Improperly-Admitted Redacted Police Accident Report Results in New Trial Following Defense Verdict in Personal Injury (Pedestrian Knockdown) Case

In car accident litigation, a police report often supplies useful information. But is it admissible in court? That was an issue addressed by the Second Department in Memenza v. Cole, 2015 NY Slip Op 06789 (App. Div. 2d Dept. Sept. 16, 2015).

The court summarized the law as follows:

Facts stated in a police report that are hearsay are not admissible unless they constitute an exception to the hearsay rule. Pursuant to CPLR 4518(a) [Ed.: link to statute], a police accident report is admissible as a business record so long as the report is made based upon the officer’s personal observations and while carrying out police duties. If information contained in a police accident report was not based upon the police officer’s personal observations, it may nevertheless be admissible as a business record if the person giving the police officer the information contained in the report was under a business duty to relate the facts to him [or her]. If the person giving the police officer the information was not under a business duty to give the statement to the police officer, such information may be proved by a business record only if the statement qualifies [under some other] hearsay exception, such as an admission. In other words, each participant in the chain producing the record, from the initial declarant to the final entrant, must be acting within the course of regular business conduct or the declaration must meet the test of some other hearsay exception. The proponent of hearsay evidence must establish the applicability of a hearsay-rule exception. (Emphasis added.)

In this case, plaintiff sued to recover damages for personal injuries allegedly sustained after being struck by a motor vehicle. At a jury trial, plaintiff testified that she was struck by defendant’s vehicle while walking across a street within a pedestrian crosswalk with the light in her favor; defendant testified that plaintiff was riding a bicycle at the time of the accident and that she was struck after she suddenly emerged from between parked cars.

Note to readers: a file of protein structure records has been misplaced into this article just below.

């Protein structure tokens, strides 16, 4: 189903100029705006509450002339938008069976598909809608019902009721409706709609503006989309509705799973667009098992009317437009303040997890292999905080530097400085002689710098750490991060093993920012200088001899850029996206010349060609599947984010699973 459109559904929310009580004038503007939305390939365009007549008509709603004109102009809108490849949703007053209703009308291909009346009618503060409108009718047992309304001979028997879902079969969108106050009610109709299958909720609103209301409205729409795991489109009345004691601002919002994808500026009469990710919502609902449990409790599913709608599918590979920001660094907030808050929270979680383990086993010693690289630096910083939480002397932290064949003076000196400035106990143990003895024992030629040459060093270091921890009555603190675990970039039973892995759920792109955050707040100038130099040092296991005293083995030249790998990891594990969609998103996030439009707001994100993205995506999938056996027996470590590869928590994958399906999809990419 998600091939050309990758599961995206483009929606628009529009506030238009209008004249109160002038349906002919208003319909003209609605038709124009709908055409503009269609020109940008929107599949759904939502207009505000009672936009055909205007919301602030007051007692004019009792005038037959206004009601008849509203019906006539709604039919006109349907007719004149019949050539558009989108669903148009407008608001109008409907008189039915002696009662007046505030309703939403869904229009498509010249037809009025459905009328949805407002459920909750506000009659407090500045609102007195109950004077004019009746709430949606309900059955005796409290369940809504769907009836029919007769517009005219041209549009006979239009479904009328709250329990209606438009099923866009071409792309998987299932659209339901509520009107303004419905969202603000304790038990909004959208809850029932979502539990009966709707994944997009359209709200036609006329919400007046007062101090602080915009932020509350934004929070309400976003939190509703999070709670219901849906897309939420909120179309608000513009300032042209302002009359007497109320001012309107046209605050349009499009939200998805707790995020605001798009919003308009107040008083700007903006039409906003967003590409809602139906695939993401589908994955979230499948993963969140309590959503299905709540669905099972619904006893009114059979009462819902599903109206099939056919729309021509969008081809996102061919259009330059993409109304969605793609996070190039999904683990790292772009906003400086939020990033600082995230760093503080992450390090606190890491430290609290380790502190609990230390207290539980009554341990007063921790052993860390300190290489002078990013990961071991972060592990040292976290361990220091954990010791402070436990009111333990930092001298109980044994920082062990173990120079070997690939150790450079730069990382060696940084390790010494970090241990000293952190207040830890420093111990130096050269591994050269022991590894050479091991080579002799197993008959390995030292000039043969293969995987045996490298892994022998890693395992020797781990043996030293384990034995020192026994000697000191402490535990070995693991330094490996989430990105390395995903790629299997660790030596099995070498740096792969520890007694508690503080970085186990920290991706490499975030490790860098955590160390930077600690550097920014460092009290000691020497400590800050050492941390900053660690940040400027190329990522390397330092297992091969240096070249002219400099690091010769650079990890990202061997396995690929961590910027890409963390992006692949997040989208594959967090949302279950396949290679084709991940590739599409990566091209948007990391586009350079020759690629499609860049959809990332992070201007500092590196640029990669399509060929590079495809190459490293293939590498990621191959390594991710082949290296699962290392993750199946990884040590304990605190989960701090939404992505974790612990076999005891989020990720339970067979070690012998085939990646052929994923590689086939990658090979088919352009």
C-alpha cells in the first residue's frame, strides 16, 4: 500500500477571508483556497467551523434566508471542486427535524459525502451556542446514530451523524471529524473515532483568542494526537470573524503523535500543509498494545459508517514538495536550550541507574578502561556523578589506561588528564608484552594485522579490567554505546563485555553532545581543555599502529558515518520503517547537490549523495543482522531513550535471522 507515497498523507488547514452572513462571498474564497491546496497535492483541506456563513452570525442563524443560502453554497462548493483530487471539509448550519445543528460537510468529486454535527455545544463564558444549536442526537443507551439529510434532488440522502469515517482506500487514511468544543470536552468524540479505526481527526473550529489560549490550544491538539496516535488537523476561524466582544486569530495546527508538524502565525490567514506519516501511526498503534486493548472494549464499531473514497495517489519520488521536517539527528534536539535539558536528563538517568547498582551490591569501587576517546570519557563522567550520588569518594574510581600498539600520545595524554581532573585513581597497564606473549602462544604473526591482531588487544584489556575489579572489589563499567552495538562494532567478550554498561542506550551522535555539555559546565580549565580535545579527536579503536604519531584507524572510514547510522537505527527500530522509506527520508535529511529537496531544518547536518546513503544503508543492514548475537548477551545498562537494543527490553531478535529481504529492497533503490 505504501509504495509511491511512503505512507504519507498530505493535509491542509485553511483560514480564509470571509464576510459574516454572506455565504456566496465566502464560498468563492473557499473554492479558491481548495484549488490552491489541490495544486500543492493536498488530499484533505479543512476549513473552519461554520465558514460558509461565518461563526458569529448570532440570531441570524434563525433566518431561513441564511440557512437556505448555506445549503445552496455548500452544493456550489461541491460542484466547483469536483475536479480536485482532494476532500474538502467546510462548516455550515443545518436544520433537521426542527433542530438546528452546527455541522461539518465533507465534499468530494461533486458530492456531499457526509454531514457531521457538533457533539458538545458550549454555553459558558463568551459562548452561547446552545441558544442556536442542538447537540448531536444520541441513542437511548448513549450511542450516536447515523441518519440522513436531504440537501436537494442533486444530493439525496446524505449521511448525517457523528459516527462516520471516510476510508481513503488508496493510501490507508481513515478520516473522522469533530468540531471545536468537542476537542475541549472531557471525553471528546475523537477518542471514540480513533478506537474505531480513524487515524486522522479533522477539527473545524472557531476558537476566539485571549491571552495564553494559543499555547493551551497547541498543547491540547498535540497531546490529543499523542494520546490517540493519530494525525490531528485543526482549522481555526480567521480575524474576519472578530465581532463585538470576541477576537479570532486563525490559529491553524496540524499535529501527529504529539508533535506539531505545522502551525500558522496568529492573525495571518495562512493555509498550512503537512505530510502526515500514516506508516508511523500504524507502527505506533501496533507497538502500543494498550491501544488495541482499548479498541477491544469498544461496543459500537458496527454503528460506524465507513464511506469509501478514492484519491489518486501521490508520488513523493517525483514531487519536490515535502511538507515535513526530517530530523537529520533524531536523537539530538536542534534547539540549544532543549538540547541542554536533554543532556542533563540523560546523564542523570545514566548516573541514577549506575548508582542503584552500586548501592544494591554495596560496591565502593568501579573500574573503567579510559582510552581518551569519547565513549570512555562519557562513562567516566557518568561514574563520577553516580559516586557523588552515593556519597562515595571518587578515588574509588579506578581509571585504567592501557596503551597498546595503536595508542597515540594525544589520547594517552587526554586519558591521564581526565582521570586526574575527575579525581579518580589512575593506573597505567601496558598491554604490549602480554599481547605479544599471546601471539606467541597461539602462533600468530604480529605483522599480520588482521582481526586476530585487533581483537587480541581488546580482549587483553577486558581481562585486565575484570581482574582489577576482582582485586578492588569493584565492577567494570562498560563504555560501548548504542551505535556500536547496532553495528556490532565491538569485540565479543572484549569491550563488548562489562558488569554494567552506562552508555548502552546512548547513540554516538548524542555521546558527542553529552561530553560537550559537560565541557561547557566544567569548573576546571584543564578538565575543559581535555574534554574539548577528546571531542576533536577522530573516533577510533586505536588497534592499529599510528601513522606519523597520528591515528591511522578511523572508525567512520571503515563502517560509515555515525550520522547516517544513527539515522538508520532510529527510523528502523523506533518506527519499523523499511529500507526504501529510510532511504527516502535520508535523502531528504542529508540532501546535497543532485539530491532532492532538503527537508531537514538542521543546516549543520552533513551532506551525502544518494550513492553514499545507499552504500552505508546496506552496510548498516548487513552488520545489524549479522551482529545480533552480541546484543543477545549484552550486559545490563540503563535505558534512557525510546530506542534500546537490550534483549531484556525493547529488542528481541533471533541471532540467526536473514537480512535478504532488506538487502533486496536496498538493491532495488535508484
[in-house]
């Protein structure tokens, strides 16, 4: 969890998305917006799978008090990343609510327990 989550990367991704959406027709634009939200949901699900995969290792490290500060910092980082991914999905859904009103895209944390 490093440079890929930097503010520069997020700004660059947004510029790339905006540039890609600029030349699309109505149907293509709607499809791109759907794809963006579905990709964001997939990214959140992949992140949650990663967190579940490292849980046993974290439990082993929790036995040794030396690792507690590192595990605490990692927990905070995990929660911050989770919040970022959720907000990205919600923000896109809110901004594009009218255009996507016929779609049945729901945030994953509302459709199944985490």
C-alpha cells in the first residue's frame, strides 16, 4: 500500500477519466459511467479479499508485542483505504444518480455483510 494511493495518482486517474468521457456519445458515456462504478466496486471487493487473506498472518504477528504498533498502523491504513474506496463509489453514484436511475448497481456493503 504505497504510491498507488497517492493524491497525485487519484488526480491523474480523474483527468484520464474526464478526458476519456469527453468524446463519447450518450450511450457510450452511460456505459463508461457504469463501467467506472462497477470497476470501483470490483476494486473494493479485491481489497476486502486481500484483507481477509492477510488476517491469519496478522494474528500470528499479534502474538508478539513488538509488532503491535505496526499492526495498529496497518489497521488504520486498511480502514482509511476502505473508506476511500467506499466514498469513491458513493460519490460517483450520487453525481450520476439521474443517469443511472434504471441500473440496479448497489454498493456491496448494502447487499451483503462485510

In addition:

Over the plaintiff’s objection, the defendants were permitted to introduce into evidence a redacted police accident report which indicated, among other things, that the plaintiff was riding a bicycle at the time of the accident and that the accident occurred in the middle of the block. The police officer who prepared the accident report testified at trial that he did not have any independent recollection of his investigation of the subject accident, he could not recall whether he saw a bicycle at the scene after the accident, he could not recall the basis for identifying the location of the accident on the accident report, and he could not recall the source of any of the information that he set forth in the accident report.

The jury returned a verdict that the defendant was not negligent.

Applying the law, the appellate court held that the lower court committed non-harmless error in admitting the redacted police report:

Here, the record was insufficient to demonstrate that the disputed information contained in the redacted accident report was derived from the personal observations of the police officer, who, it is uncontested, did not witness the subject accident. The police officer, who had no personal recollection of his investigation after the subject accident, was unable to testify as to the source of the information contained in the accident report. Since the source of the information contained in the redacted accident report was not identifiable, it was error to admit it into evidence, inasmuch as it could not be established whether the source of the information had a duty to make the statement or whether some other hearsay exception applied.

The error in admitting the redacted police accident report was not harmless, as the information contained in the accident report bore directly on the ultimate issue to be determined by the jury. Furthermore, this error was compounded by the fact that the trial court denied the plaintiff’s attorney a full and fair opportunity to give his opening statement and to cross-examine the police witness. Under these circumstances, and in view of the trial court’s conduct toward the plaintiff’s counsel throughout the course of this trial, we deem it appropriate to remit the matter to the Supreme Court, Kings County, for a new trial before a different Justice.